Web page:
This morning NBC News has an article by Avichai Scher titled ‘Climate grief: The growing emotional toll of climate change’ under Mental Health.
When the U.N. released its latest climate report in October, it warned that without “unprecedented” action, catastrophic conditions could arrive by 2040.
For Amy Jordan, 40, of Salt Lake City, a mother of three teenage children, the report caused a “crisis.”
“The emotional reaction of my kids was severe,” she told NBC News. “There was a lot of crying. They told me, ‘We know what’s coming, and it’s going to be really rough.’ “
She struggled too, because there wasn’t much she could do for them. “I want to have hope, but the reports are showing that this isn’t going to stop, so all we can do is cope,” she said.
The increasing visibility of climate change, combined with bleak scientific reports and rising carbon dioxide emissions, is taking a toll on mental health, especially among young people, who are increasingly losing hope for their future. Experts call it “climate grief,” depression, anxiety and mourning over climate change
This may be a relatively new phenomena for most people, those who have been able to at least consciously avoid thinking about the damage to our environment. But as the article says, it is becoming harder to hide from the increasingly visible signs of environmental chaos.
For those of us who have been worried about climate change for most of our lives, I wonder if we have an advanced stage of climate grief, or if we’ve found ways to partially cope, or both.
According to Bill McKibbon, a climate activist for over 30 years, “we can’t just be individuals, we need to join together and be a movement. It makes you less grief-stricken. The best antidote to feeling powerless is activism. It doesn’t make you less sad, but adds hope, solidarity and love.”
Even though the latest U.N. report was a “kick in the stomach” for him, he cautioned that those experiencing existential grief over climate change are not its main victims. “It’s poor communities with flimsy homes that are washing away,” he said.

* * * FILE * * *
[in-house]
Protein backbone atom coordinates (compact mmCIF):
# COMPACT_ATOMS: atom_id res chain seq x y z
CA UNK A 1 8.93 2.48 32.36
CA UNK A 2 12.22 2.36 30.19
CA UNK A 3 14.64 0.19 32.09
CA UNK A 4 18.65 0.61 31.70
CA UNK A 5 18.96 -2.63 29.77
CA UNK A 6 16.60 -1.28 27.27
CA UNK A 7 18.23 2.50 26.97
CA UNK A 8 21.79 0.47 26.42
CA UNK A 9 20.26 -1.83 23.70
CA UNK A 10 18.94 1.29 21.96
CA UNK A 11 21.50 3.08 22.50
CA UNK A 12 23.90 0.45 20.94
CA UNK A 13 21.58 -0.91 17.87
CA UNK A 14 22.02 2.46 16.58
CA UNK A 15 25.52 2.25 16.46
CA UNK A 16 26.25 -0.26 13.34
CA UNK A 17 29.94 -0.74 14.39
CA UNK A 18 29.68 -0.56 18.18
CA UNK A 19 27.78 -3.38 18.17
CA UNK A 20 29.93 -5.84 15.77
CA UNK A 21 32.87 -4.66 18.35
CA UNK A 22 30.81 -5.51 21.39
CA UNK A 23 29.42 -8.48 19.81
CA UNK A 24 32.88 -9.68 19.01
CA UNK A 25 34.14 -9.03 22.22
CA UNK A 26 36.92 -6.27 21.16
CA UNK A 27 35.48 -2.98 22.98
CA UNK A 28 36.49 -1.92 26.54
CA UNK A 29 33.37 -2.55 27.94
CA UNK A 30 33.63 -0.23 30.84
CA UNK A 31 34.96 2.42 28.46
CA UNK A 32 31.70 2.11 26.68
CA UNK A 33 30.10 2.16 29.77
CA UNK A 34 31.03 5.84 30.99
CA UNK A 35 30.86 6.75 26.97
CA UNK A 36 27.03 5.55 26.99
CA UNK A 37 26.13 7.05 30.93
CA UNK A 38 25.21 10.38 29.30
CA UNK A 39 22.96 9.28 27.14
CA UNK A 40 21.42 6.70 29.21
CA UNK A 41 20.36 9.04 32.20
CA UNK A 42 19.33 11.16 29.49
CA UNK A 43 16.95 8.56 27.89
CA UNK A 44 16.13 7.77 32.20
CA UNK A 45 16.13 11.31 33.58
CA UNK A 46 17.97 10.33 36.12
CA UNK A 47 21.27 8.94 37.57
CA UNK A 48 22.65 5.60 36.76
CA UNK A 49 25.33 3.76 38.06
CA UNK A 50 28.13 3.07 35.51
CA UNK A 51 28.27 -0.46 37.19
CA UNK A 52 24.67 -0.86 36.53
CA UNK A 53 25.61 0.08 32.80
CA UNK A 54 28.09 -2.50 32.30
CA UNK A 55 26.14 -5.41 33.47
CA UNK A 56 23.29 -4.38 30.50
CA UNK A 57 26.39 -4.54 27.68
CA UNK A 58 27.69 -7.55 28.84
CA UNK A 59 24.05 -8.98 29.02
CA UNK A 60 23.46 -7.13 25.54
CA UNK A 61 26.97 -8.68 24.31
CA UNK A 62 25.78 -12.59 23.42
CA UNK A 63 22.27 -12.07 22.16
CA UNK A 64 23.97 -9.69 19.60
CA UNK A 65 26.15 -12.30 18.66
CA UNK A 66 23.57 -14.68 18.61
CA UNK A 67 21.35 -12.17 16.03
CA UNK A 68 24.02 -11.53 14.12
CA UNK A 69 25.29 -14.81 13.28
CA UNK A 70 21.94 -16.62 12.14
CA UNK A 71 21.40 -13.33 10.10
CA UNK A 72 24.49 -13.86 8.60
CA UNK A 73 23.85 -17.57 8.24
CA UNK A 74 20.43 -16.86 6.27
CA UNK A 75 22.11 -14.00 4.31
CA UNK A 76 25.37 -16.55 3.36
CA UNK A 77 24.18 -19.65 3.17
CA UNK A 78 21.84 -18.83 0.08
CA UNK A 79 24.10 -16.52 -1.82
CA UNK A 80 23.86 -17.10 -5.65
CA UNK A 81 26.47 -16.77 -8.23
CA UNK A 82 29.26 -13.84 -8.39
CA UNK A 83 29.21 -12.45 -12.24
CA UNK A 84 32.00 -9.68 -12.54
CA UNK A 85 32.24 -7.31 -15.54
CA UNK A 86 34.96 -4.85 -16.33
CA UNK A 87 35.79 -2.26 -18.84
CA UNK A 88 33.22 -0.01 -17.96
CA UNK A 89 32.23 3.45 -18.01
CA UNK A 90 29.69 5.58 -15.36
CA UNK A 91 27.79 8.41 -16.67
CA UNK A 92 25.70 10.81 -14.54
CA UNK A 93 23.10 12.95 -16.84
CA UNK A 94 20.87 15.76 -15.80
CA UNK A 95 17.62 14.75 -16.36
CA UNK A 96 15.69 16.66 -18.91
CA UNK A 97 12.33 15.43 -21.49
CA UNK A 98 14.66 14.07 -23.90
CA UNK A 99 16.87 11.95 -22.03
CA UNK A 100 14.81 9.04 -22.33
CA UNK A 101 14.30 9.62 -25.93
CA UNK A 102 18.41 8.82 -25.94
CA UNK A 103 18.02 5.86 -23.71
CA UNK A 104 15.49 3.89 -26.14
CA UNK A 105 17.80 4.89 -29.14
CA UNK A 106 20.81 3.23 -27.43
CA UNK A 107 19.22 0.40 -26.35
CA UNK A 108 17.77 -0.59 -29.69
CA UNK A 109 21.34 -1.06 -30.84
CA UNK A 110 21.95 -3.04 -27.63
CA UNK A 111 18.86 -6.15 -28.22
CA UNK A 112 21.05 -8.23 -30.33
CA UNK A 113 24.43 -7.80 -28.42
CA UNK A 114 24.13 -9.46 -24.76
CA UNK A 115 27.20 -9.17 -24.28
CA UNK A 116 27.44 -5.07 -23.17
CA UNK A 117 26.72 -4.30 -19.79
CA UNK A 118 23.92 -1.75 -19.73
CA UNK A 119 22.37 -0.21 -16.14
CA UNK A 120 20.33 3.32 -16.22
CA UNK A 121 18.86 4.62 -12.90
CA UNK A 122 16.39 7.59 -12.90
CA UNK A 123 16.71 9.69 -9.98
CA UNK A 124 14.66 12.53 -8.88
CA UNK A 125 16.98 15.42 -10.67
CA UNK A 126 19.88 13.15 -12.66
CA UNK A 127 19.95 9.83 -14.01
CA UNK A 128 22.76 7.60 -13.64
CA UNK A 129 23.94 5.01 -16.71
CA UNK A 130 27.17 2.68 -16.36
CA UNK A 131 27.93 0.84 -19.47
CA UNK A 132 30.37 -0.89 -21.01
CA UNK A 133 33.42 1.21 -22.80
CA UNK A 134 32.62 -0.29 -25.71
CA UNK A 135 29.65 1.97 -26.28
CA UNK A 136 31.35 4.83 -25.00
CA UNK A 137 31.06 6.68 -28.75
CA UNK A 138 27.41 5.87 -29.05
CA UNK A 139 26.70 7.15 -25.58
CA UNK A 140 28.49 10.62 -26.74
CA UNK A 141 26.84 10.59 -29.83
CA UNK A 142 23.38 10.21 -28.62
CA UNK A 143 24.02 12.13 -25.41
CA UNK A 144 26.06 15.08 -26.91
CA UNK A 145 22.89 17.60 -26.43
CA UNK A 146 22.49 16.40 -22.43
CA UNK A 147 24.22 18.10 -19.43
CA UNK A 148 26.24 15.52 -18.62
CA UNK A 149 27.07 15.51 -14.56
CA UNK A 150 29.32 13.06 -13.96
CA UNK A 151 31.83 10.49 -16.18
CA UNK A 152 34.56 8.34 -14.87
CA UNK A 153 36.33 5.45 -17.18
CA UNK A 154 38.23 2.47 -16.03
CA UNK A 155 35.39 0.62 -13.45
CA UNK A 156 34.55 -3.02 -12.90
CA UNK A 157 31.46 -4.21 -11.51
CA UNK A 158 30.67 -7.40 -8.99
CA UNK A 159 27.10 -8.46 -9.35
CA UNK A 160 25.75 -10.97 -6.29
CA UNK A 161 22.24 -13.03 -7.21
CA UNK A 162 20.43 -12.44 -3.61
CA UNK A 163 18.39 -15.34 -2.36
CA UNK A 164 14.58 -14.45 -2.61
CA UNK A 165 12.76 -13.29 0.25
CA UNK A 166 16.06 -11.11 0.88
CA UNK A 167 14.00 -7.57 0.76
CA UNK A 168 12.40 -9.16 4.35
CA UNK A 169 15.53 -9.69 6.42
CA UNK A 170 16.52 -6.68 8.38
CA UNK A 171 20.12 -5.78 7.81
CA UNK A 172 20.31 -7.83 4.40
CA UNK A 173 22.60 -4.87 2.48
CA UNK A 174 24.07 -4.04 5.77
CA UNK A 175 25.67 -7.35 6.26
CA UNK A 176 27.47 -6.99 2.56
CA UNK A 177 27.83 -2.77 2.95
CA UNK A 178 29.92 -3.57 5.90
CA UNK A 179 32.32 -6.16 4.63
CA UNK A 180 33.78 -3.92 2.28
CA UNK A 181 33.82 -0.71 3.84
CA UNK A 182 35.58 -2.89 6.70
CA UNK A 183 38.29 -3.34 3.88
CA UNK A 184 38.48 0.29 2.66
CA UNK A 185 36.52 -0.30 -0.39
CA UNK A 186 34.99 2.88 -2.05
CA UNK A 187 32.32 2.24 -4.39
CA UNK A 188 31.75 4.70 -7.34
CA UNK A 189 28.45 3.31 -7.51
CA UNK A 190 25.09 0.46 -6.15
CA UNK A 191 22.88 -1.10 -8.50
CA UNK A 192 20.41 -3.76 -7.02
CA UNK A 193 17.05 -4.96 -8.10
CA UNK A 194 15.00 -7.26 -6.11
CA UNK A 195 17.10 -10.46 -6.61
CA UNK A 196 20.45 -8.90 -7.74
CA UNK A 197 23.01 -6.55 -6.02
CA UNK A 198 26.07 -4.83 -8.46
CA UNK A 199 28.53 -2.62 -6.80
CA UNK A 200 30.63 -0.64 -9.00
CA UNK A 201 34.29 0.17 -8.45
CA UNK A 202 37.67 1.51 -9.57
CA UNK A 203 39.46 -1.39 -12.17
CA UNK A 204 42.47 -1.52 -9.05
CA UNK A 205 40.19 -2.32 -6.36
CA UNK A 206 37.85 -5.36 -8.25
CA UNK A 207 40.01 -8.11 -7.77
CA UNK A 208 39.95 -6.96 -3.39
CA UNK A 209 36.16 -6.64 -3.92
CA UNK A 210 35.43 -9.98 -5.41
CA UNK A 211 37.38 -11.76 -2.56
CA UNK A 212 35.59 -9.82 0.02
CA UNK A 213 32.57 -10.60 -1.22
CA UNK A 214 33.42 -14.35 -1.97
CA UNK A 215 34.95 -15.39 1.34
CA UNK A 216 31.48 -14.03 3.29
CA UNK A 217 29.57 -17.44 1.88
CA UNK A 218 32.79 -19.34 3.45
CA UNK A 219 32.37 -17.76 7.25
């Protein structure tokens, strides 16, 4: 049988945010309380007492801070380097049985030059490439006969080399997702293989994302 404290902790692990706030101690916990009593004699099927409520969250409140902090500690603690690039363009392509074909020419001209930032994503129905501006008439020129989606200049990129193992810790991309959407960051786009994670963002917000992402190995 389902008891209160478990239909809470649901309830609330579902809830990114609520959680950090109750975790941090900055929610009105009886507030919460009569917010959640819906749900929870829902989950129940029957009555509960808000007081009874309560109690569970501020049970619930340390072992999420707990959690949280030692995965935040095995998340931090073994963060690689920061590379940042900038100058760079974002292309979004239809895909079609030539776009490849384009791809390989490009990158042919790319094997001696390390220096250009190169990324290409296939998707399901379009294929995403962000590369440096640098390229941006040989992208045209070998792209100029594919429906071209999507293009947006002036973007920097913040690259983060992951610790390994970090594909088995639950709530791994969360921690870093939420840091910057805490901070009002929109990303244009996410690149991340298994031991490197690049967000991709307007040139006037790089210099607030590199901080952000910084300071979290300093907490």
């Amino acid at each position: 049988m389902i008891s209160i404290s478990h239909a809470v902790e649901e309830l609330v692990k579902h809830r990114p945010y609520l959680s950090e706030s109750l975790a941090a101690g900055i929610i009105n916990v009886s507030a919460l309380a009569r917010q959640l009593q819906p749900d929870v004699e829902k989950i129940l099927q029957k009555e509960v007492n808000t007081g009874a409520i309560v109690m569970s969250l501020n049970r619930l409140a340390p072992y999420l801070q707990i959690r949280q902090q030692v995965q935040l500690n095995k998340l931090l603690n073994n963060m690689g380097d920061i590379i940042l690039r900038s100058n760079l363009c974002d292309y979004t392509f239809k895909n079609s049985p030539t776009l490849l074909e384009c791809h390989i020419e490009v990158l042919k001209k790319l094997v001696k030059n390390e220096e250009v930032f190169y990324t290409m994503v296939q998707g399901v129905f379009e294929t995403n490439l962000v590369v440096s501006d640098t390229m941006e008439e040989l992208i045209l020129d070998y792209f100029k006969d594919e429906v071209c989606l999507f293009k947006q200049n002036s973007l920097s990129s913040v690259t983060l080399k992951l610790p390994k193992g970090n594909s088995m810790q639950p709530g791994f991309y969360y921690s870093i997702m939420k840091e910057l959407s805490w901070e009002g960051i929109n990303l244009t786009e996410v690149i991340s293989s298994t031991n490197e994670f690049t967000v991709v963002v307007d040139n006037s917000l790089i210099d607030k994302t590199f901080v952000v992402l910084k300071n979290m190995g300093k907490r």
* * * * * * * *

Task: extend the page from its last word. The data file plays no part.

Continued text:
This was what I was trying to say in the blog post yesterday, Movements and Relationships. It was being engaged with others that helped me cope with my knowledge of the dire consequences of fossil fuel use over these past 50 years. The success of the Keystone Pledge of Resistance was the creation of a nation-wide network of people who kept in contact with monthly conference calls. And taught us how to create our own local networks of people who came together multiple times for public awareness events. Other communities that helped me were the Kheprw Institute (KI), White Pine Academy and the #NoDAPL groups, Indiana Moral Mondays, and Quaker meetings. Building community was the purpose of the First-Nation Farmer Climate Unity March, which also led to getting involved with Bold Iowa.
I think this sense of both belonging to a new community as well as being able to actually do something about our endangered planet is why the Sunrise Movement has spread so quickly, and why the kids in it are so passionate, as well as hopeful. (see the passionate video below)
One of the Principles of the Sunrise Movement is: (11) We shine bright. There are hard and sad days, to be sure. This isn’t easy work. But we strive to bring a spirit of positivity and hope to everything we do. Changing the world is a fulfilling and joyful process, and we let that show.
This is yet another reason I urge you, and especially children you know, to get involved with the Sunrise Movement. https://www.sunrisemovement.org/
Jeremy Ornstein, Sunrise Fellow – Teenager and Grandson of Holocaust Survivors Demands Climate Action in this video. He says “I have no choice but to hope.”